A bipartisan group of U.S. senators have introduced a bill to begin reforming the beleaguered United States Postal Service which is being financially crushed by retirement expenditures and falling demand.
The legislation's primary aim is to repeal $5 billion a year in mandatory retiree health care expenditures and require that retirees enroll in Medicare, a move that has significant support in both parties but some worry could be threatened by a federal probe into matters related to USPS leadership.
There should be no delay in passage. This bill will not solve all the problems the Postal Service faces, but it is a sensible first step toward financial soundness and should be endorsed and passed by lawmakers then swiftly signed into law by President Joe Biden.
The 2020 presidential election brought public attention to the Postal Service's woes, as Americans voted by mail in record numbers due to the coronavirus pandemic. Postmaster General Louis DeJoy, appointed in May 2020, has been attempting to overhaul the service's finances and regroup, but USPS delivery times increased and more and more letters and packages missed their delivery goals.
Just as this important legislation is wending its way through the system, there is concern that progress could be derailed by an inquiry tied to DeJoy and political fundraising at his now-defunct North Carolina business. DeJoy has denied intentional wrongdoing and is said to be cooperating with the FBI investigation. This can proceed on a parallel track to passage of the USPS reform initiative.
The root of the USPS financial issues extends to the 2006 Postal Accountability and Enhancement Act, which forced the Postal Service to prepay retirement health care benefits. This liability along with other unfunded retiree benefits make up about three-quarters of the organization's debt. Its total debt currently sits at about $188.4 billion.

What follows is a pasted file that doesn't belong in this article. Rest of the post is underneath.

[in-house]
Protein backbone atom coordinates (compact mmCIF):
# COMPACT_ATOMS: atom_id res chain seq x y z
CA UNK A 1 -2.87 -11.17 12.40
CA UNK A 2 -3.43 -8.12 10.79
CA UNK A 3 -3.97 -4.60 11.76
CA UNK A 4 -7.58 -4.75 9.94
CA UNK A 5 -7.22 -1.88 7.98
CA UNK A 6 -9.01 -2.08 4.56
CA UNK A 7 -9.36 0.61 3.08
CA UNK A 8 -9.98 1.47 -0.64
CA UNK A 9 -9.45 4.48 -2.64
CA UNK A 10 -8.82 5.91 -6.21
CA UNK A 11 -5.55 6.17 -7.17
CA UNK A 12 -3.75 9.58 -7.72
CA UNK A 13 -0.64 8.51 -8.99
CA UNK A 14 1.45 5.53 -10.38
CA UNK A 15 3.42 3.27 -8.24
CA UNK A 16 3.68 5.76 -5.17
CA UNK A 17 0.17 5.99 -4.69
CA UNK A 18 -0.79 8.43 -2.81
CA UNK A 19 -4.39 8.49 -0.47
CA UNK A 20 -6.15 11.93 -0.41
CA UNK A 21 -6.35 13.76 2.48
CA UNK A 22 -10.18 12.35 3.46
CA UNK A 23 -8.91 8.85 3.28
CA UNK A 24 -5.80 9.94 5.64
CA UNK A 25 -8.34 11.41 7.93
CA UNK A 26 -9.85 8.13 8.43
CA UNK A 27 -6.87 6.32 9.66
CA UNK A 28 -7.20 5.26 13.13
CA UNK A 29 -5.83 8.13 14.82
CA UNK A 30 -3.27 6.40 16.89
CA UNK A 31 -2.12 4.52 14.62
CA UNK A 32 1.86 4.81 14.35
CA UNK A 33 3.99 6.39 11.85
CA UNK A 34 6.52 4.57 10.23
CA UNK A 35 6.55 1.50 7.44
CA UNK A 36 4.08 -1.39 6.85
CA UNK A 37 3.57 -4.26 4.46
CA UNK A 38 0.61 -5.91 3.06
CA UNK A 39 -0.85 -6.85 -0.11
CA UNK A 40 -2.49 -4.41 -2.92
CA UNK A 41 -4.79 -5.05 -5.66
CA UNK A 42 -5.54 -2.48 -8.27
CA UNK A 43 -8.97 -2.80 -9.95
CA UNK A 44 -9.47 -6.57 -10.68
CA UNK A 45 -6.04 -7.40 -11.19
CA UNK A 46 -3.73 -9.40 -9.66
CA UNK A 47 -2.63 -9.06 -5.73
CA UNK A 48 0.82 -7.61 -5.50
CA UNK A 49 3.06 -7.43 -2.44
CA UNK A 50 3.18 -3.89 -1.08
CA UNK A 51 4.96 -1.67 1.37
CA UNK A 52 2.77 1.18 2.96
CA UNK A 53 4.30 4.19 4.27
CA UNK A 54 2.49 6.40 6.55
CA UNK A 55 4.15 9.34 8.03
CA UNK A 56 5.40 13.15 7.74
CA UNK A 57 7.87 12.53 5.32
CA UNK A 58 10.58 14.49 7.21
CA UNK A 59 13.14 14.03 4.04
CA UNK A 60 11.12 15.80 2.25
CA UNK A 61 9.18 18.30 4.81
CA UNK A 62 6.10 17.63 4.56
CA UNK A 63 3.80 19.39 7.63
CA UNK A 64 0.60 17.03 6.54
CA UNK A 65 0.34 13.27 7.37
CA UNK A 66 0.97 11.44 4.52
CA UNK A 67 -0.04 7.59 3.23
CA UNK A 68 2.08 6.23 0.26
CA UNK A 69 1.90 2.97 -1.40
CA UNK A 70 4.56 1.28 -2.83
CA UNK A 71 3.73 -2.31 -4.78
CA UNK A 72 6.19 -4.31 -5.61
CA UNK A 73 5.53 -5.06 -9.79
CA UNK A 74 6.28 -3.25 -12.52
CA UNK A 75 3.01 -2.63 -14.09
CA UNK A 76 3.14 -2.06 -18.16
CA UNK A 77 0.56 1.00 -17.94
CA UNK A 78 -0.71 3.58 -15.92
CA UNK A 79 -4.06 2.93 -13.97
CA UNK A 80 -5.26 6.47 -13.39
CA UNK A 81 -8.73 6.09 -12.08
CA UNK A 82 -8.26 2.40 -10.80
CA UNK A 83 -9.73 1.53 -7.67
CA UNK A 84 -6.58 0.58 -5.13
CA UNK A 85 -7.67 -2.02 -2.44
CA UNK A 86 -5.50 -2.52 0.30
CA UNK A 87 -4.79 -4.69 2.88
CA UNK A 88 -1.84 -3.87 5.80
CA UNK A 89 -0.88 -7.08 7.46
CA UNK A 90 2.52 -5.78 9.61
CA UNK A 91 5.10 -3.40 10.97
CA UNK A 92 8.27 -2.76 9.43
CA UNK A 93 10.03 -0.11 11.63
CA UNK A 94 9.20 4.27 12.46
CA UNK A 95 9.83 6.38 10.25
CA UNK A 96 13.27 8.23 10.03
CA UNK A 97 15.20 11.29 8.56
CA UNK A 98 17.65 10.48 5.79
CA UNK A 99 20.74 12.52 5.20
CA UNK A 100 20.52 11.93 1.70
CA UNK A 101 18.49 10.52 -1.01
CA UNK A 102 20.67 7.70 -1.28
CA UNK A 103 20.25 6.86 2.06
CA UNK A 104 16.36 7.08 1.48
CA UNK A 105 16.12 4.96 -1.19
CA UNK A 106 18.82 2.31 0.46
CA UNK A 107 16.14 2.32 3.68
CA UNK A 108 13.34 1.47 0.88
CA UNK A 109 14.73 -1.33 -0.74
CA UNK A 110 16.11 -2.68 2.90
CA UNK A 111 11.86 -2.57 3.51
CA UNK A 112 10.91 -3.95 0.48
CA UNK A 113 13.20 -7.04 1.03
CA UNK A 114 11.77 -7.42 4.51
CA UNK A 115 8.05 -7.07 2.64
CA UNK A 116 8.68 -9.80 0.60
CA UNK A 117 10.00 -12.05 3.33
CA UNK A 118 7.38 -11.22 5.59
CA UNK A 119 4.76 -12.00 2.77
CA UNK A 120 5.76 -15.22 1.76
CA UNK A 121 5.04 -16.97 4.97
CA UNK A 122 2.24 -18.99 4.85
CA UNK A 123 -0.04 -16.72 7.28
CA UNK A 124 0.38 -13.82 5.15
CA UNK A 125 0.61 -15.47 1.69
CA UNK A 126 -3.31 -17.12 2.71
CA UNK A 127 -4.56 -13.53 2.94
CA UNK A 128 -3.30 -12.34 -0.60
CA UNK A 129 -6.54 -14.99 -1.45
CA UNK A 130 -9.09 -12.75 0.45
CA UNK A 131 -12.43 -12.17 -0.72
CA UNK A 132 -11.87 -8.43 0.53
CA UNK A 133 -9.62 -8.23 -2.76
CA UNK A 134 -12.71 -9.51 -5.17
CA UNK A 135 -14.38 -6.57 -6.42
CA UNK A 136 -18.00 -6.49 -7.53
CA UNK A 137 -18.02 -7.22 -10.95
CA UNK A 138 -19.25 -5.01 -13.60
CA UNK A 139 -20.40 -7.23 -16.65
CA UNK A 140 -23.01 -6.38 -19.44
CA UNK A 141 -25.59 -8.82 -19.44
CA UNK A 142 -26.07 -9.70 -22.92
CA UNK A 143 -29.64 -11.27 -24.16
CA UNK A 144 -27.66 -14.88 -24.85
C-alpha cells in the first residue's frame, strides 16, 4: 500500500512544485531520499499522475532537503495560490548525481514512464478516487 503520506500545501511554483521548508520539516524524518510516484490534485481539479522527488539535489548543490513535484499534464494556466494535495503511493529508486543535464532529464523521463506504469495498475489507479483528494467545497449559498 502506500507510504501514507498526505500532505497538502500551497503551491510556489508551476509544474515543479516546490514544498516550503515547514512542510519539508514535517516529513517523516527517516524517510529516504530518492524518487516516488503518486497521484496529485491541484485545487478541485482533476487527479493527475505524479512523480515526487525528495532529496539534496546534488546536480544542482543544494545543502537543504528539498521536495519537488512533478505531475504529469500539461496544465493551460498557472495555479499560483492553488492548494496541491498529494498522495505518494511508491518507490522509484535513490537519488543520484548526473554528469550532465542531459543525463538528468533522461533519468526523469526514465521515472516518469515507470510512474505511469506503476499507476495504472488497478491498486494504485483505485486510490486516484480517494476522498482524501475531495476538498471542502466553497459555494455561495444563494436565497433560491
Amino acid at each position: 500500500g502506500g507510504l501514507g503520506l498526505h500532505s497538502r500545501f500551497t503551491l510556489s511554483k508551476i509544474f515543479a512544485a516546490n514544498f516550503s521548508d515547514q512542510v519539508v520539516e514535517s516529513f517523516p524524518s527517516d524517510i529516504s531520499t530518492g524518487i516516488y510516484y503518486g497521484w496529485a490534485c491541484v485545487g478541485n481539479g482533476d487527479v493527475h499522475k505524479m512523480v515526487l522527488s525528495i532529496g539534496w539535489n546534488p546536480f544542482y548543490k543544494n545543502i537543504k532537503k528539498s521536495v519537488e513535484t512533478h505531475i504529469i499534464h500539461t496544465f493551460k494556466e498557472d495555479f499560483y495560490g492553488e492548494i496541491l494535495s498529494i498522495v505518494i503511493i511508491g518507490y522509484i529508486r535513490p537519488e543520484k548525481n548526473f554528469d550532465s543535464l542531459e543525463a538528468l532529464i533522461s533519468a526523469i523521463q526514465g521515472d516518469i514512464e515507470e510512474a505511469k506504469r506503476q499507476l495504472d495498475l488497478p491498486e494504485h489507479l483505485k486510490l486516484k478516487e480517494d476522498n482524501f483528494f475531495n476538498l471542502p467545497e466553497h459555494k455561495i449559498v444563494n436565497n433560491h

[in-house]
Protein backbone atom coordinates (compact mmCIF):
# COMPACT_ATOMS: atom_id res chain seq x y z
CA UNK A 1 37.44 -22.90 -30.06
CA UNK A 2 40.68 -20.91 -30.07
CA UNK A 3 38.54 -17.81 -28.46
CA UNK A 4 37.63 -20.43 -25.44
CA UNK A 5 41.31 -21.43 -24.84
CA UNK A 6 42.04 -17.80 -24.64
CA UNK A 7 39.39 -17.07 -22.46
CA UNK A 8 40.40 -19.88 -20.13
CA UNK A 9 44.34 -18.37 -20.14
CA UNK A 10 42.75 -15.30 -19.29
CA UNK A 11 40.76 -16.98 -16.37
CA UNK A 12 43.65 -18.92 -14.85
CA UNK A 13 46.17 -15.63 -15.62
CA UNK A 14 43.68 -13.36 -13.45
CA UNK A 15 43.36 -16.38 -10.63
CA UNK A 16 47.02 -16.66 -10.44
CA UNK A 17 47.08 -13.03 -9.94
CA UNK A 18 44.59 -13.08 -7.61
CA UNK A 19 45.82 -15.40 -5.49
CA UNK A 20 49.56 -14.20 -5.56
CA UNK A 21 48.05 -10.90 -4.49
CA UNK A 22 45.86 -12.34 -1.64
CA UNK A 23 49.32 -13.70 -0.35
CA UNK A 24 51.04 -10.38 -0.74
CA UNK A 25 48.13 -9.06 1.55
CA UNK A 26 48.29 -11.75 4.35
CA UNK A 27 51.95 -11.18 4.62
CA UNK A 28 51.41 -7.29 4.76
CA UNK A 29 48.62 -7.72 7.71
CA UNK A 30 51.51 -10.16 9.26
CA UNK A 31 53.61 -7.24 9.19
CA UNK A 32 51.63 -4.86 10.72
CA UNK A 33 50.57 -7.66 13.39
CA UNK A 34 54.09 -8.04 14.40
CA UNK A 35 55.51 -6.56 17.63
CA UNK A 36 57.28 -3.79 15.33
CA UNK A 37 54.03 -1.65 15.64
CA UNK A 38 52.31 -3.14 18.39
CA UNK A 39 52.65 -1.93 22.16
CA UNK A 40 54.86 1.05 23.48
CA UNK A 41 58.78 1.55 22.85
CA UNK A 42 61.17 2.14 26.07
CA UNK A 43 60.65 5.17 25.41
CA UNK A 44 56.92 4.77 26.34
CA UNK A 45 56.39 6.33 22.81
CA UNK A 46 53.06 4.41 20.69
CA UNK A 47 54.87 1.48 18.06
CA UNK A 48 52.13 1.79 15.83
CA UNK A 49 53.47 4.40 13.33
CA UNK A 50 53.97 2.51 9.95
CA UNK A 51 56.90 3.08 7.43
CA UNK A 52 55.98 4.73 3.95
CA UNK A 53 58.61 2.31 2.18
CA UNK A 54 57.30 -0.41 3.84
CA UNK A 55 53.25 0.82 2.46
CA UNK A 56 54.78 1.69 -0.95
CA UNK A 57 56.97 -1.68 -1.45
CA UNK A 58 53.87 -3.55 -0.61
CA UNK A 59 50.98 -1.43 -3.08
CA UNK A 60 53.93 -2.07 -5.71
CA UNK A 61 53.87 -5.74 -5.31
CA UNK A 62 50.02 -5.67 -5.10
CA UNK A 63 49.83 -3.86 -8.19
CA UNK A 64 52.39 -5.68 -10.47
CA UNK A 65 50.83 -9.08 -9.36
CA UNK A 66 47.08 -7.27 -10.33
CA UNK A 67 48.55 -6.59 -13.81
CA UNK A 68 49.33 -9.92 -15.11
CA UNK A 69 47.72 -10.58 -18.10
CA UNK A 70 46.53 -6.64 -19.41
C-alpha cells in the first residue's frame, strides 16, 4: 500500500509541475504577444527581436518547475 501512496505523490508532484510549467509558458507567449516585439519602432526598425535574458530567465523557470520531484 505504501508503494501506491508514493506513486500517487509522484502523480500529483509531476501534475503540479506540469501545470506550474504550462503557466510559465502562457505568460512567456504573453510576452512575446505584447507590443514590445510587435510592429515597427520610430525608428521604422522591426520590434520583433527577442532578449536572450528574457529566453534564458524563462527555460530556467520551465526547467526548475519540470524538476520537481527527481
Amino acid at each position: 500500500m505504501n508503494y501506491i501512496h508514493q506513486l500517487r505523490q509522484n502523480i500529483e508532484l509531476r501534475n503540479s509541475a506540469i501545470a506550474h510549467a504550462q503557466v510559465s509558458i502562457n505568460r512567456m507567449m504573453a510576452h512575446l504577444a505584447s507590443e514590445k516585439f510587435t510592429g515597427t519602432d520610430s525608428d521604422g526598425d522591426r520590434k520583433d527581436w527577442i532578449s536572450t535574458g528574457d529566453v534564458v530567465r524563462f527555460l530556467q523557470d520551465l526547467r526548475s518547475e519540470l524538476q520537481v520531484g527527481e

Removing the retiree health care liability would, therefore, be an immediate and much-needed salve.
The Senate bill, co-sponsored by Sen. Rob Portman, R-Ohio, is identical to a bill advancing in the House and could save the Postal Service $30 billion over the course of the next decade. It also will assist the USPS in creating a public online dashboard where citizens could check in on the service's delivery metrics and allow post offices to offer non-mailing services to local governments such as the sale of hunting and fishing licenses. It is a commonsense, narrowly tailored approach that already has the necessary momentum to push past any partisan hesitation.
In the future, additional change will be needed. The USPS saw skyrocketing demand for package delivery last year. Under DeJoy, the service is planning to slow its letter mail services and increase prices while pivoting toward prioritizing package delivery. Additionally, some Democratic lawmakers have advocated testing a pilot program for post offices to provide some banking services. More than 60 million Americans don't have bank accounts, according to a study by the Federal Reserve, either due to lack of access to physical bank locations, high fees or low trust in financial institutions. This idea should be taken up.
In the meantime, Congress should resist distraction and remain focused on the task at hand — reform, capitalizing on the bipartisan momentum behind the current bill. This is a way to start the USPS on its road to sustainable solvency.